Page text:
A man shown in a viral video being repeatedly punched by cops and shocked with a stun gun in Akron, Ohio, says he plans to sue the police department for what he claimed was excessive force.
“They started beating on me, wailing on me, kicked me in the ribs several times,” Patrick King told WEWS-TV, speaking from Summit County jail. “I can barely sit still right now. I’m having trouble just raising my spine.”
King, 47, was charged Saturday with tampering with evidence, resisting arrest, misrepresenting an identity, drug paraphernalia and drug abuse related to marijuana, Akron Beacon Journal reported. He also was held on a warrant from Cleveland for a parole violation from a previous burglary charge.
King said nothing he did justifies the officers’ actions.
As a neighbor took video, several police officers hit King and shocked him with a stun gun. The video has been viewed more than 360,000 times.
The clip shows two officers struggling to pin King face-down on his stomach and using a stun gun on him. More officers soon arrive. One male officer straddles King’s legs and punches him at least 30 times with both fists. By the end of the video, almost a dozen officers were involved.
“Why ya’ll tasing him?” onlookers are heard yelling. “Stop beating him like that!”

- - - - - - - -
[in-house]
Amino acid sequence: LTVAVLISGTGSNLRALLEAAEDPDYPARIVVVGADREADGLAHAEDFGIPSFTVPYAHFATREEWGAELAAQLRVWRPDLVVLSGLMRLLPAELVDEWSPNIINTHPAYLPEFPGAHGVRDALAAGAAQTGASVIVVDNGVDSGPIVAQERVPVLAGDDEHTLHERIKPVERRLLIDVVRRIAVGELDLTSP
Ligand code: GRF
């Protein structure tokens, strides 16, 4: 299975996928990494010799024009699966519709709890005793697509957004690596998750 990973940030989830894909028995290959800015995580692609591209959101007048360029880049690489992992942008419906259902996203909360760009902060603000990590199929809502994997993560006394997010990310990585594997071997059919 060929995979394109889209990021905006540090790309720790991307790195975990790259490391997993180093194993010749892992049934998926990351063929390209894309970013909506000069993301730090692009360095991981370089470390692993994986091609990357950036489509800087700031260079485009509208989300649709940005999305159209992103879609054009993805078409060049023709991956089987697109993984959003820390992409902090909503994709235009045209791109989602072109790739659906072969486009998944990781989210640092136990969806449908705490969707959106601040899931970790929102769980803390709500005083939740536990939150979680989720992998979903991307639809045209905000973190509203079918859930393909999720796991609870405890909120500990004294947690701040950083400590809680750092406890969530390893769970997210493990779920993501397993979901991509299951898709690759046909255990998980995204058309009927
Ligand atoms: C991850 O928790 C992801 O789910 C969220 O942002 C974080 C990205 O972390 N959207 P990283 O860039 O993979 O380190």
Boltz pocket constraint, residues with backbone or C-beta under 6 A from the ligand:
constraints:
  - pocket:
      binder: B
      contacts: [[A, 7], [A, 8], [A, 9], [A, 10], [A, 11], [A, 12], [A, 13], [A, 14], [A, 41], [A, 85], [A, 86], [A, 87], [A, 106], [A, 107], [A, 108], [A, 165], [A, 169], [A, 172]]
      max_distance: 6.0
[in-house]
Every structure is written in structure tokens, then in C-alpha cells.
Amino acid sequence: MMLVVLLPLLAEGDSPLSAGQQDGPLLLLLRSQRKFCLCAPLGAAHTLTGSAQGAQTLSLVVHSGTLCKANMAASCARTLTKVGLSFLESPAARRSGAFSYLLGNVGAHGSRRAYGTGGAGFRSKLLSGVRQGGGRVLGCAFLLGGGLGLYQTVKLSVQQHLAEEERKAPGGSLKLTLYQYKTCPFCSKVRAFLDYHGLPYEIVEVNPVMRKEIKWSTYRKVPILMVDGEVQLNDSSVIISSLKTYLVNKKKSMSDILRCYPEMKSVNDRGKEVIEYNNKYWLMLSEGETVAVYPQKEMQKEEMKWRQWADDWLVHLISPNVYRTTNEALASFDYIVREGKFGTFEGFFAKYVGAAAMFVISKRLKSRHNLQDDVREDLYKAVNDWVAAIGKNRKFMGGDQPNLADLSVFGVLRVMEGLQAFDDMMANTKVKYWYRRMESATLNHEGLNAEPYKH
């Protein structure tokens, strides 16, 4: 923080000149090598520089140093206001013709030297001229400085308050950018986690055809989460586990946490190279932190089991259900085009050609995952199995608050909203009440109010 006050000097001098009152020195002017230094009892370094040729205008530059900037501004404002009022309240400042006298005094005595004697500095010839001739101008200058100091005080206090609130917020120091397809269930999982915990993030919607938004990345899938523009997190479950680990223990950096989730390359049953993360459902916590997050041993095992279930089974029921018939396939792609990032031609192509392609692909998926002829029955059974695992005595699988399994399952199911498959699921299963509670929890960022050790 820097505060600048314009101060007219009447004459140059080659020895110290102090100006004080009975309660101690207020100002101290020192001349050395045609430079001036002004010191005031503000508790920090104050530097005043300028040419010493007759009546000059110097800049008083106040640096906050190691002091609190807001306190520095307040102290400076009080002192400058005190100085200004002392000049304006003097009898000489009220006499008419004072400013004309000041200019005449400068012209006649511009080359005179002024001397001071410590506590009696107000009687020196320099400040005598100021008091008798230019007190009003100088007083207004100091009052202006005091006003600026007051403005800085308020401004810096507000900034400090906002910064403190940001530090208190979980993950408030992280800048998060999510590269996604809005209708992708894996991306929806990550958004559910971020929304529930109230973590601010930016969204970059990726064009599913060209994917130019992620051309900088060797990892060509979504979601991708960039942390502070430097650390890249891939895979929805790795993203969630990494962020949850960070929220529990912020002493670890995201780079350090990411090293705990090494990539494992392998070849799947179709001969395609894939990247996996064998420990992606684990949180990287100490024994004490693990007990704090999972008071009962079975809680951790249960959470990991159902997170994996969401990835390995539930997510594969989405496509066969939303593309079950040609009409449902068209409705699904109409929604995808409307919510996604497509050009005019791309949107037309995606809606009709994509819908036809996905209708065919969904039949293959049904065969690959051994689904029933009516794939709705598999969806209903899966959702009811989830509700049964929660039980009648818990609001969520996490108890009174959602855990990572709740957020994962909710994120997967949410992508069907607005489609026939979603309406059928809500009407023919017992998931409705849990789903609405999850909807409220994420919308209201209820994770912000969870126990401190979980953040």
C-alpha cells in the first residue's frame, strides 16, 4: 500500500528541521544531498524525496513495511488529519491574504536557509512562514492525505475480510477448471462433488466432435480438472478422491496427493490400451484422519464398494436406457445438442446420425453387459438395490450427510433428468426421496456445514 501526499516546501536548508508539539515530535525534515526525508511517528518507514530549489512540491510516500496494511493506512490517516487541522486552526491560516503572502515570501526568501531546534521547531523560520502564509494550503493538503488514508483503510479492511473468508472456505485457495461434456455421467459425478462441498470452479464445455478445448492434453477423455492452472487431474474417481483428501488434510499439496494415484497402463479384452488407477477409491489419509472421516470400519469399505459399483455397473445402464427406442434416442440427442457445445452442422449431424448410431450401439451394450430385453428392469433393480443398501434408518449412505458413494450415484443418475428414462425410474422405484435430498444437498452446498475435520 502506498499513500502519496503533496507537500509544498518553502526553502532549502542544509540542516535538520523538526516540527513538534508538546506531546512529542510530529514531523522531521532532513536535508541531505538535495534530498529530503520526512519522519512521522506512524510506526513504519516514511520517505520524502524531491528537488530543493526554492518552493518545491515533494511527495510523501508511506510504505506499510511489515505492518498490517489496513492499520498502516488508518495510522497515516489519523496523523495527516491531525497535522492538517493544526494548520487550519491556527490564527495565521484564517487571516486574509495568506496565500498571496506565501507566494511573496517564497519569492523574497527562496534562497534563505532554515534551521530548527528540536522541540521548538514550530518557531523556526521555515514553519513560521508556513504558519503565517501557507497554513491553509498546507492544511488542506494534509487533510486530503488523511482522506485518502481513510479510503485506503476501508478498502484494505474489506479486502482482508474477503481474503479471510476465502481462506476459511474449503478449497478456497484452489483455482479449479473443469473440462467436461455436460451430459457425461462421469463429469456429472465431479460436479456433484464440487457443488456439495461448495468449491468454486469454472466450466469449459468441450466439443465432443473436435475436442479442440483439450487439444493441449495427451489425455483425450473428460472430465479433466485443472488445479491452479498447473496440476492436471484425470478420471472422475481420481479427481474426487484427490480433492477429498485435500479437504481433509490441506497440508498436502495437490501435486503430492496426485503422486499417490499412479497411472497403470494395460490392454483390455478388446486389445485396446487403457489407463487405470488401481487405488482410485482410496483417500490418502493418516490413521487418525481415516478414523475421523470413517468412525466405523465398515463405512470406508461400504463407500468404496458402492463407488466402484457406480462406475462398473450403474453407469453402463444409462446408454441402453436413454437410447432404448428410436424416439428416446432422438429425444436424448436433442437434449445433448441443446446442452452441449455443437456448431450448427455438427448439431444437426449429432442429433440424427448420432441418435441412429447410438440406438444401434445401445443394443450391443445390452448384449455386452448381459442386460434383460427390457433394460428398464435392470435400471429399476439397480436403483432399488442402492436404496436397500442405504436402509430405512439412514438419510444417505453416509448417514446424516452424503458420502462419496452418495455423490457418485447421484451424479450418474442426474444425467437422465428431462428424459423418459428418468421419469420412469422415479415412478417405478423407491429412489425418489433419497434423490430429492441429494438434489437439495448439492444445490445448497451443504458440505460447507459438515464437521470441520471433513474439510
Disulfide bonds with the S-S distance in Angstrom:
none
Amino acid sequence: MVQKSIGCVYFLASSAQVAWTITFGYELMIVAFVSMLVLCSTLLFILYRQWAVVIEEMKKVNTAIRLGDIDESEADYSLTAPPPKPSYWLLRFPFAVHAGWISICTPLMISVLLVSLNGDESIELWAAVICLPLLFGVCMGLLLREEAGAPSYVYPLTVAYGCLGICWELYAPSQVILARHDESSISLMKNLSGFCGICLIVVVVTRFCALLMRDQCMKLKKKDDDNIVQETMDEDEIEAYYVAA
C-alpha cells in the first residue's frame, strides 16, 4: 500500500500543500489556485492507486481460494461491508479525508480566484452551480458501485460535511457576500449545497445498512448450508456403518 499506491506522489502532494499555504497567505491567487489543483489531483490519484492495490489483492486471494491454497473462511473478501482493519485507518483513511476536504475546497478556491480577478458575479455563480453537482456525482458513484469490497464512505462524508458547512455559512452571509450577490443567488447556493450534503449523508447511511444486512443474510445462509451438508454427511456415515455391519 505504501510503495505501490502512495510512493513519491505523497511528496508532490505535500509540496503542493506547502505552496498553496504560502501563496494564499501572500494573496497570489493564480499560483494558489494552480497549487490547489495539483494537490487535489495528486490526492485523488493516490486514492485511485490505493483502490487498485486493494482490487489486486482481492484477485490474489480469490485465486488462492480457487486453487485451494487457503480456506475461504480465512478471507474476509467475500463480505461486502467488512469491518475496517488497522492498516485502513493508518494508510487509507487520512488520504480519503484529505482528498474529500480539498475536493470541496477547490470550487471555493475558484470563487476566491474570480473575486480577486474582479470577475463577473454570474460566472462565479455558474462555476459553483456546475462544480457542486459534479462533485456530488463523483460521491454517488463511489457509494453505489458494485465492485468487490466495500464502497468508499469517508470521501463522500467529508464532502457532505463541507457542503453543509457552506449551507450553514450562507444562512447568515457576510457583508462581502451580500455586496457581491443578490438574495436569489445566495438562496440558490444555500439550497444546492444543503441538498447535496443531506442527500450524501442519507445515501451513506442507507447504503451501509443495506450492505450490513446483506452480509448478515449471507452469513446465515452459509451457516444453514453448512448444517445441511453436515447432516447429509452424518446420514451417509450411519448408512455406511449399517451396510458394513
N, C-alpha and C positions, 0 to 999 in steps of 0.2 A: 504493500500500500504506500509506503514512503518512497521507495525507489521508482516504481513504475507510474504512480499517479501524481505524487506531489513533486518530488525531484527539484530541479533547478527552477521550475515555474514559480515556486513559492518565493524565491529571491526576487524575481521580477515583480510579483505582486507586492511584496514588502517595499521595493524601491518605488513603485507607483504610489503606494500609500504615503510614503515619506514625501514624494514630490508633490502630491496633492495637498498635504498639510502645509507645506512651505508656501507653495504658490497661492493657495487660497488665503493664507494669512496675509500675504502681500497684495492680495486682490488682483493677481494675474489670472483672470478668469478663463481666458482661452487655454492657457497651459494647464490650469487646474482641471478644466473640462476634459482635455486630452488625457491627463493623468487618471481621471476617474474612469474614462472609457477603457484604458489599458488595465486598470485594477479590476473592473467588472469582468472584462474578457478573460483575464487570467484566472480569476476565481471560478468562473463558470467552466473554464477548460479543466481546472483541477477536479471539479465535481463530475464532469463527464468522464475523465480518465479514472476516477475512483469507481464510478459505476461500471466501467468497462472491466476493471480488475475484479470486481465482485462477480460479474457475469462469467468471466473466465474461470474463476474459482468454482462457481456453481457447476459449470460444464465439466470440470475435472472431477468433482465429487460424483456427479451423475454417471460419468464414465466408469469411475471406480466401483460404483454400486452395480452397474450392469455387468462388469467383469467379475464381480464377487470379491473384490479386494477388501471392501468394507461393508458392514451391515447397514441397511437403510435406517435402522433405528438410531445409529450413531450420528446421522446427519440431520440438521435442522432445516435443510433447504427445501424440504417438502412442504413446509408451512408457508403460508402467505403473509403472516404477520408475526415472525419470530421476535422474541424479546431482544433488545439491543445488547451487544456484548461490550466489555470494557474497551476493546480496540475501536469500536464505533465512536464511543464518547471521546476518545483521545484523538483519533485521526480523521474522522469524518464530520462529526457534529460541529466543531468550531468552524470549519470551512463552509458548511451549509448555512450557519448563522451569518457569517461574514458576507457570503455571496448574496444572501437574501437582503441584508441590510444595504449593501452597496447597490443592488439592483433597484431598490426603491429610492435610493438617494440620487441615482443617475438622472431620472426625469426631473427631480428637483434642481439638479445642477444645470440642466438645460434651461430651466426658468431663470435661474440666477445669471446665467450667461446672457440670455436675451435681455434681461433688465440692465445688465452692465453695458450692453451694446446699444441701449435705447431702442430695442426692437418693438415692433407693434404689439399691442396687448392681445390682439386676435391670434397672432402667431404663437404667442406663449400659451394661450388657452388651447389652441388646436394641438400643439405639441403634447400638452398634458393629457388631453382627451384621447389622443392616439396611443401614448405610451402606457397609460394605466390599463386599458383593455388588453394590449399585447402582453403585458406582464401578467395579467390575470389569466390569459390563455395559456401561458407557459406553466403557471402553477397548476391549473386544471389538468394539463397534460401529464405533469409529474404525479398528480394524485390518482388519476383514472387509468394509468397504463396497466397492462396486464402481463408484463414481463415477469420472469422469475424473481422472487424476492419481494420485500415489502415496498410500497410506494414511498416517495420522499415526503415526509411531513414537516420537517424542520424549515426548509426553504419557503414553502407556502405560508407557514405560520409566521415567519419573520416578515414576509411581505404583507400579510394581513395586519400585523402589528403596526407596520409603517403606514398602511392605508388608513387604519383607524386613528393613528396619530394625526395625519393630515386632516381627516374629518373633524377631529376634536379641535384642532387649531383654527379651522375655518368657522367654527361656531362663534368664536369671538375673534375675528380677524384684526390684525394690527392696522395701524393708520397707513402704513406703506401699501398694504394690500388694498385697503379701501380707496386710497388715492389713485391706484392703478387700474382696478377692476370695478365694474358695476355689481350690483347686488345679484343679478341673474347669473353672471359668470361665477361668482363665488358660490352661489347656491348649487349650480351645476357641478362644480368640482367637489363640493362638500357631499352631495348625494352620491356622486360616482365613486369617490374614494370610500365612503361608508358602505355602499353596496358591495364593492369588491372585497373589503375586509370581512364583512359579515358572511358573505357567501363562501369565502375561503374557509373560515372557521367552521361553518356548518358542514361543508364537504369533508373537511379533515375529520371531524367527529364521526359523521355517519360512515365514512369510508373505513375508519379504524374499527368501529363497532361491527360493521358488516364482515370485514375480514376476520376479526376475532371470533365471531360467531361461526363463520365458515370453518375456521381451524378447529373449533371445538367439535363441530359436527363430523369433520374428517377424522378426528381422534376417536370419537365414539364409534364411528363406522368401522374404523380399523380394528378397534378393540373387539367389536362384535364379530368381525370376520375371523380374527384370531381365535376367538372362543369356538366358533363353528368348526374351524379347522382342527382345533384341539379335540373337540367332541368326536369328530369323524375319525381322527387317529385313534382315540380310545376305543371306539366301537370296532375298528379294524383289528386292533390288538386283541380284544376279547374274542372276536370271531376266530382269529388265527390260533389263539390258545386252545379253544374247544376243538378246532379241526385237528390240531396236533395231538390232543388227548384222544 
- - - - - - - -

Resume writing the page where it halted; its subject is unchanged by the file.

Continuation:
“That’s why people are scared of the police,” one woman is heard saying off-camera.
WARNING: Some viewers may find this video disturbing.
King said he had been chatting with a friend in his front yard when he was suddenly confronted by police. He admitted to lying to the officers about his identity, but said he hadn’t been doing anything wrong at the time.
“They wanted to handcuff me and I didn’t want to be handcuffed and I said, ‘What for? What for?’ And, they got one handcuff on me and then threw me to the ground,” he said.
“I hope you never get in that situation, but it seems like it’s become more and more of a police state,” King told WEWS.
Akron police said they’re investigating. But Deputy Police Chief Jesse Leeser defended the officers involved, and suggested the video didn’t show everything that occurred.
“What [people] see is a snippet of the interaction between the officers and the subject. They don’t see the full course of events,” Leeser told WKYC.com.
“When the officers got one handcuff on him, he began fighting with them,” Leeser said, noting that King is 6-foot 4 and 220 pounds. “This was a very dangerous situation.”
The deputy chief added officers originally approached King after seeing him leave a “known drug house.” King denied that, and insisted he didn’t attack the officers.
The neighbor who filmed the video said the officers had gone “too far.”
“It was so messed up. He had grass and dirt in his mouth. There was blood running from his mouth,” the neighbor said of King.
Leeser, however, said officers sometimes “have to throw punches.”
“We’re trained on how to use strikes, because sometimes you do have to throw punches,” he said. “This wasn’t blows to the face or blows to the throat. These were blows to areas that aren’t going to cause real damage. The goal of these interactions is to end it as safely and as quickly as possible.”
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